Case Presentation: 72-year-old male with history of hypertension, Stage IIIB squamous cell cancer of the right lung status post chemo-radiation presented to the clinic for a routine annual physical. He was found to be bradycardic with heart rates in the 40s and was subsequently transferred to our hospital for further management.He was asymptomatic with a heart rate of 45/min with otherwise normal vital signs. EKG revealed a complete heart block with a junctional escape, right bundle branch morphology and a left anterior fascicular block. He denied history of heart or thyroid disease. A review of his home medications did not reveal any offending agents. He denied recent tick bites. His lung cancer was treated in 2009 with concurrent chemo-radiotherapy. The chemotherapy regimen consisted of paclitaxel and carboplatin. He received a cumulative radiation dose of 5780 cGy. A surveillance CT scan done an year ago revealed chronic fibrosis of the right lower and middle lobe consistent with post-radiation changes without any evidence of recurrence.
Physical examination was unremarkable except for bradycardia and decreased breath sounds in the right lower lung fields. Diagnostics revealed a normal CBC and metabolic panel. TSH and troponin were within normal limits. A chest x-ray revealed volume loss of right lung base. Echocardiogram revealed an LVEF of 55% with normal RV size and function. LV wall thickness and size was normal. Valvular function and pericardium were normal.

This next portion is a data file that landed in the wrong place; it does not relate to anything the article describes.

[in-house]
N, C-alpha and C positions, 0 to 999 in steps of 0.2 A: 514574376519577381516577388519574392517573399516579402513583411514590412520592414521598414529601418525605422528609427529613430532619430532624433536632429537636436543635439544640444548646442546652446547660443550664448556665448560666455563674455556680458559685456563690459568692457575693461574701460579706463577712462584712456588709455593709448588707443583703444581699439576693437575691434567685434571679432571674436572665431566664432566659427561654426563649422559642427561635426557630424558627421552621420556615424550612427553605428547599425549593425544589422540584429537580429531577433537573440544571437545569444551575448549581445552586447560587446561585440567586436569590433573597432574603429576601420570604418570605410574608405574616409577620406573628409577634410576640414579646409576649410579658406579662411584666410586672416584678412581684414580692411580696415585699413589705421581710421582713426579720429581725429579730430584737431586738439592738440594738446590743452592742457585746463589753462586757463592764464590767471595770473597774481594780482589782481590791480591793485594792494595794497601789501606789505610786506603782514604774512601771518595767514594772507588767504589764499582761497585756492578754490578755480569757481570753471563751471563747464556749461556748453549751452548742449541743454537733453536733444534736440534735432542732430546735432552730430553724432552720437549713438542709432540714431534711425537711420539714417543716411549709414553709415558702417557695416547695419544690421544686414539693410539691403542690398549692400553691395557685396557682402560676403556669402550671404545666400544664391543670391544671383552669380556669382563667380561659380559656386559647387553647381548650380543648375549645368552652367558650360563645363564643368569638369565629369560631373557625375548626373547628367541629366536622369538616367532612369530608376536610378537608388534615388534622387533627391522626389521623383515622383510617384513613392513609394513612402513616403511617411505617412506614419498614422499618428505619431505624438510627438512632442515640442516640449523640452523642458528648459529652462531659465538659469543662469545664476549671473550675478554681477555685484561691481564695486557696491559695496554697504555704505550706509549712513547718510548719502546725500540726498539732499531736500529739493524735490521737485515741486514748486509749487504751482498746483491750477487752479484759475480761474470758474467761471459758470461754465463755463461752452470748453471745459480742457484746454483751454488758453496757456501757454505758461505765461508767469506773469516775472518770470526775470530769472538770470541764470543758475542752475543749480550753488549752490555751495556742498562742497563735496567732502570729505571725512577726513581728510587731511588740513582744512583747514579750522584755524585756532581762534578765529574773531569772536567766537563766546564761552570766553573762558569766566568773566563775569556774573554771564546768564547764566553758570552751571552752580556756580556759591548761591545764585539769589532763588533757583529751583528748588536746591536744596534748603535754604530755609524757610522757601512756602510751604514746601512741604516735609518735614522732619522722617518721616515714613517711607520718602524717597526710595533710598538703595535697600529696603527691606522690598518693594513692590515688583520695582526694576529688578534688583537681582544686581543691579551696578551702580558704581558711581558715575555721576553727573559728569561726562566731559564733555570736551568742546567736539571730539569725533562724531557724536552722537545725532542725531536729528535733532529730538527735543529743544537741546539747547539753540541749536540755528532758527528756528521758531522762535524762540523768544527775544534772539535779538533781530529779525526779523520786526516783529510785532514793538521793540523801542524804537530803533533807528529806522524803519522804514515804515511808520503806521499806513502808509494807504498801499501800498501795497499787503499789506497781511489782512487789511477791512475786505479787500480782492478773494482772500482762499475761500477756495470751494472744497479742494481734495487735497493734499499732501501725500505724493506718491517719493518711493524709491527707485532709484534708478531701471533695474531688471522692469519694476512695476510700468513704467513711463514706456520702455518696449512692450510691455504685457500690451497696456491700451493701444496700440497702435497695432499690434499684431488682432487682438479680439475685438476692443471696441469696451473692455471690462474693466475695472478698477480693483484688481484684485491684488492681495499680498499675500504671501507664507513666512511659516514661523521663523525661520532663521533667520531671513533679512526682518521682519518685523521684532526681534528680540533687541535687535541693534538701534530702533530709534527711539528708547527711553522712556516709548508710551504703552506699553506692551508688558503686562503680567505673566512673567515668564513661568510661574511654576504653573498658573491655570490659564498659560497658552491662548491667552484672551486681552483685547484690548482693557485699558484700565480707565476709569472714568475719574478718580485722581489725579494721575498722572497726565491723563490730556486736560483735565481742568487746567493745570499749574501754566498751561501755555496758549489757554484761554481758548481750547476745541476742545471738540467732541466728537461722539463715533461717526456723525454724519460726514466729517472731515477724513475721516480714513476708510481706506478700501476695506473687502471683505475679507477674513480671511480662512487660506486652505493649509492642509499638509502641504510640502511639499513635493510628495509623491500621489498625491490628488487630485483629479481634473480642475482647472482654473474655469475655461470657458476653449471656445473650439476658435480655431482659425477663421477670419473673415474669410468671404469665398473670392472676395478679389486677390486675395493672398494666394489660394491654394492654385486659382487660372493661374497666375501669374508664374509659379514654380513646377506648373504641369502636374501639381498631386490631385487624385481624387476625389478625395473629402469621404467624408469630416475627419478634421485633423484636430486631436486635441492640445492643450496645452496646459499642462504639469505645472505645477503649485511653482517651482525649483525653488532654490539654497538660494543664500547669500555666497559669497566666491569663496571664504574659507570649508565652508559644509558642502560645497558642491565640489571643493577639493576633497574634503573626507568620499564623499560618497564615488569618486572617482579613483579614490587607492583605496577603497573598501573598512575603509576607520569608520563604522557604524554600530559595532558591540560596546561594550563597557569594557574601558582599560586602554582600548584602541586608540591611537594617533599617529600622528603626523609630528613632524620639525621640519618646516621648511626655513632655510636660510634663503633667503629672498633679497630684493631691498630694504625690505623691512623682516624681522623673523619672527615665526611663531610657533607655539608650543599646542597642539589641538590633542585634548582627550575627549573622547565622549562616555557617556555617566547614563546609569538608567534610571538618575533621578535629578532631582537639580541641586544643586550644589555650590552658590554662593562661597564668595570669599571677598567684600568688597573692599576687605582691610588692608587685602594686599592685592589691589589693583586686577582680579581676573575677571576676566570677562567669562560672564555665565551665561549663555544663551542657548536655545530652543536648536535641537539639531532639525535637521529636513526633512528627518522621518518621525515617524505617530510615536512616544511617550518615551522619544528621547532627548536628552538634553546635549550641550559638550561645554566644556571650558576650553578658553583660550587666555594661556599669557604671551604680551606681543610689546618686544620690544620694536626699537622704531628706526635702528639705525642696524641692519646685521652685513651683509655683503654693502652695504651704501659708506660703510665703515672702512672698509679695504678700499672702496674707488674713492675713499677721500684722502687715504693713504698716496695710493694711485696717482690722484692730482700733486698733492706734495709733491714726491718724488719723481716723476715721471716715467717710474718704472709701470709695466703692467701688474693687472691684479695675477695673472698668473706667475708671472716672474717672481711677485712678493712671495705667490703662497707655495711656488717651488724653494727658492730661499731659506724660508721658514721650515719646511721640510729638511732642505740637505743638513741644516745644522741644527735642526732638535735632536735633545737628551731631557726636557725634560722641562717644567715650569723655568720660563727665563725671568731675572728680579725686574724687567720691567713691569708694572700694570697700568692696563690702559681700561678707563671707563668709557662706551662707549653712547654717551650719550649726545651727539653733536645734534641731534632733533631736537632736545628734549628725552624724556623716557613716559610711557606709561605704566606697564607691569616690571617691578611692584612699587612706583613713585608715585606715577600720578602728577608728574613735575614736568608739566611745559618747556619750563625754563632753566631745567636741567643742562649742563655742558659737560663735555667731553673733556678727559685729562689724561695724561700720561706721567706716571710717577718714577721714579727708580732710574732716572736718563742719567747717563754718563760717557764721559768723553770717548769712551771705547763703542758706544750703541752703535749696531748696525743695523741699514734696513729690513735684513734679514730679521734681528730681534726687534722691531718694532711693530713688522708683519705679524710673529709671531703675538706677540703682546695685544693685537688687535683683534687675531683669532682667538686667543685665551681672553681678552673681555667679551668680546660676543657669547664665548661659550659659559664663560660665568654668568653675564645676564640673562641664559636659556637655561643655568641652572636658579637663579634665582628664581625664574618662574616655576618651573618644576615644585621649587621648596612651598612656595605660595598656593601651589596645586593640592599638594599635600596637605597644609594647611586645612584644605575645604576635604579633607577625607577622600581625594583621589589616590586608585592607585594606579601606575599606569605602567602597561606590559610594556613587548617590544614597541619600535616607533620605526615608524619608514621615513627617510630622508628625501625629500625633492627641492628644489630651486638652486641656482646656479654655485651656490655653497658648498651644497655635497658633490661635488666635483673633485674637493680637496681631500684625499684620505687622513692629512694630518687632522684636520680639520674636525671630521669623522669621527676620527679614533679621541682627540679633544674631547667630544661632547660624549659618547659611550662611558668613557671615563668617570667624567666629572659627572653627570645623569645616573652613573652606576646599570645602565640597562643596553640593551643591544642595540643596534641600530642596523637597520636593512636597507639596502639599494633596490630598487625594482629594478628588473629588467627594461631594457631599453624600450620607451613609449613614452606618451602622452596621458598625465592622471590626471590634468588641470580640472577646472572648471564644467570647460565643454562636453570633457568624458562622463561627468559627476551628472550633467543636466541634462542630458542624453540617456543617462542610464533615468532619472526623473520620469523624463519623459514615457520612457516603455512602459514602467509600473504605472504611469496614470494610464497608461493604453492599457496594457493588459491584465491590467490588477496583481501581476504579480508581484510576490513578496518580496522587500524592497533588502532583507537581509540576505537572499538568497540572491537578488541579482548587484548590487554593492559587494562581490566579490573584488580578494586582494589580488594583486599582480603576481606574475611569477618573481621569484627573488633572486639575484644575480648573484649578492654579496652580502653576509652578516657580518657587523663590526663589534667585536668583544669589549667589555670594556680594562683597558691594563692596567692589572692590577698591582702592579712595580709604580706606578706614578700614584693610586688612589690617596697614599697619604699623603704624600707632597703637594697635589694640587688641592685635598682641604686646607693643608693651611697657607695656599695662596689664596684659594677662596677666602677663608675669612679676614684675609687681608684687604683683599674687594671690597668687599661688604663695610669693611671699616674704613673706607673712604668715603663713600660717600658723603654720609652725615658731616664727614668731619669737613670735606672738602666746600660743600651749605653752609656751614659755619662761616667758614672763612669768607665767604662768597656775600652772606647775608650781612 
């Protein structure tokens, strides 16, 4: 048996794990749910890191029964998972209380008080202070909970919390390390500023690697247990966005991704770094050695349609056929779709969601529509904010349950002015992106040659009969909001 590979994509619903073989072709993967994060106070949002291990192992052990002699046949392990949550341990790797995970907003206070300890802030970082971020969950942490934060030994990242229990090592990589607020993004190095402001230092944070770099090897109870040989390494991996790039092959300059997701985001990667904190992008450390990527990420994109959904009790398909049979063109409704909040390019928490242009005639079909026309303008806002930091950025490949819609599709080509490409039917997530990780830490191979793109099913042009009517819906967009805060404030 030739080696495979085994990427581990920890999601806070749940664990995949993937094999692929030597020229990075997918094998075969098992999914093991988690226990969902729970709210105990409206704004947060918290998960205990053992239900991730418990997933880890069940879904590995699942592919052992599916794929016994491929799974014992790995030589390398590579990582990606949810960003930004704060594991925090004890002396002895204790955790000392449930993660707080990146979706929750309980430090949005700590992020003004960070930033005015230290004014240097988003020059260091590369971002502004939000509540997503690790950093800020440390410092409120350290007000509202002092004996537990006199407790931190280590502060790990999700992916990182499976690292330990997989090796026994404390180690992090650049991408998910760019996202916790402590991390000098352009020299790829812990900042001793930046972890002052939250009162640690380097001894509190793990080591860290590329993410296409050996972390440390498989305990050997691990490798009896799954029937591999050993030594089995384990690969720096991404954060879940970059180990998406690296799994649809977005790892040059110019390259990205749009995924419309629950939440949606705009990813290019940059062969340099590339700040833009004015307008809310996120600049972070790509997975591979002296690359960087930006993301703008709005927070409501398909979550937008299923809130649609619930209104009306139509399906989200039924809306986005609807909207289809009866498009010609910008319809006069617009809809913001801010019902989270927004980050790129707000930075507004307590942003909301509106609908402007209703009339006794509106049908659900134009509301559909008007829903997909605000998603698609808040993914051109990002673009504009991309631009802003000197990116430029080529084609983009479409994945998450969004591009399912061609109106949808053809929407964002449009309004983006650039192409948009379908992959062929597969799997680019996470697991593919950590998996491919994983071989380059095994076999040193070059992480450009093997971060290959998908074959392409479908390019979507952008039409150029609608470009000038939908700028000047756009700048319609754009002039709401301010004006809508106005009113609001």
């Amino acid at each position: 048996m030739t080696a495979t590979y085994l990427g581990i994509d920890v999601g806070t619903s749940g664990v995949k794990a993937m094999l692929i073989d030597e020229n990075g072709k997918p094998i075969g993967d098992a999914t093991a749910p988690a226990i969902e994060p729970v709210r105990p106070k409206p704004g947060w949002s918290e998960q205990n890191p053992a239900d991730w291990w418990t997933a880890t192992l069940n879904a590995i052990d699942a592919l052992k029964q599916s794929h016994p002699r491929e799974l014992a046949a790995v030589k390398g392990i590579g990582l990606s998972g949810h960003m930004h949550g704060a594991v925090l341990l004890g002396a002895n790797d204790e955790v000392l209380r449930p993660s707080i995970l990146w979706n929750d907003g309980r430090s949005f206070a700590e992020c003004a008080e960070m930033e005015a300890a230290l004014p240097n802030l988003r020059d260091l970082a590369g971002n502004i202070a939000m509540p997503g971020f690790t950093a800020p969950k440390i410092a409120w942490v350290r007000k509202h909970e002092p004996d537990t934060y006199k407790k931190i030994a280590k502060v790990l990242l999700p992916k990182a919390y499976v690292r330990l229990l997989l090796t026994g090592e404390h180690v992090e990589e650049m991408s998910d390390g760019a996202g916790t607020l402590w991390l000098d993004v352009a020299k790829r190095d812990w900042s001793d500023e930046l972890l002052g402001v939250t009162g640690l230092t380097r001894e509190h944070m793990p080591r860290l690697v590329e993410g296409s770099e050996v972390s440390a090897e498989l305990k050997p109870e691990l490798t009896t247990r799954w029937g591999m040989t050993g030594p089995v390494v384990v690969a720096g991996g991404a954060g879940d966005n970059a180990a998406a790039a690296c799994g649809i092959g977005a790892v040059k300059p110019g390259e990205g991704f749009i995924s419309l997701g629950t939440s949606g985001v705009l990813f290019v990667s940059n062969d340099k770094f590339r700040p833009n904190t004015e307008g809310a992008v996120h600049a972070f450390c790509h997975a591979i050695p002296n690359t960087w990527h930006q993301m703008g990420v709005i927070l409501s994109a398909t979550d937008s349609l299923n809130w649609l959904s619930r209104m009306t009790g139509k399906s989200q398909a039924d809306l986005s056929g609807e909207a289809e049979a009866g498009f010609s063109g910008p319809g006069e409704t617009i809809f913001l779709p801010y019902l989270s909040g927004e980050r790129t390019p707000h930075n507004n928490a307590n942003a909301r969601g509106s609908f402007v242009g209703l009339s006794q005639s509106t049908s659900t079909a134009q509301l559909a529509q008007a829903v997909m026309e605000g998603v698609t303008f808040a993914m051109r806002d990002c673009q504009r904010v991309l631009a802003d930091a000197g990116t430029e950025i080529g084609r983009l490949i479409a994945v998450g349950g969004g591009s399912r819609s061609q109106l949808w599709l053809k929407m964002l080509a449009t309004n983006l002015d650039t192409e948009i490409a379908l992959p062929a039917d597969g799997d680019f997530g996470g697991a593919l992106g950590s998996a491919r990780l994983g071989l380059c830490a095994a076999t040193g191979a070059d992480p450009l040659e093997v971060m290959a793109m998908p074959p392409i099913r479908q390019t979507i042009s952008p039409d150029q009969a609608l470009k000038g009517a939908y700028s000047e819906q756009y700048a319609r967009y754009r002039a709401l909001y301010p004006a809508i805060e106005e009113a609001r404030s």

An EP study revealed an infra-Hisian conduction block. A dual chamber pacemaker was implanted without complications and he was discharged home the following day.
Discussion: The complete heart block was believed to be secondary to mediastinal radiation given the degree of radiation exposure, imaging consistent with mediastinal fibrosis and lack of other risk factors. Radiation induced conduction disease in isolation is a rare but documented complication of radiotherapy. Autopsy studies have revealed arteriosclerosis and fibrosis of the SA, AV nodes, their respective approaches and the bundle branches. Right bundle branch block is the most common conduction abnormality reported and complete heart block is the least common. Conduction disease has been known to occur anywhere between 1-23 years post radiation.The risk factors for radiation induced cardiac disease are thought to be the total dose of radiation, concurrent cardio-toxic chemotherapy, proximity of tumour to the heart, the radiation field size and coexistence of other cardiac risk factors. The optimal way to screen patients at risk of developing radiation induced cardiac disease remains unclear given the paucity of data. Hospitalists, the front line caregivers of most hospitals need to be cognizant of the varied presentations of this disease entity to ensure prompt recognition and intervention.
Conclusions: The recognition of radiation induced cardiac disease is complex but critical given its varied severity and spectrum of disease. Obtaining a thorough oncological history is a must in patients at risk.
There is a need to establish registries of patients presenting with radiation induced cardiac disease and more specifically conduction disease, to better understand its natural history in order to institute better screening methods for early recognition.
To cite this abstract:Devraj, M. RADIATION INDUCED CONDUCTIVE HEART DISEASE: A NEED FOR REGISTRIES. Abstract published at Hospital Medicine 2018; April 8-11; Orlando, Fla. Abstract 549. https://www.shmabstracts.com/abstract/radiation-induced-conductive-heart-disease-a-need-for-registries/. Accessed January 19, 2020.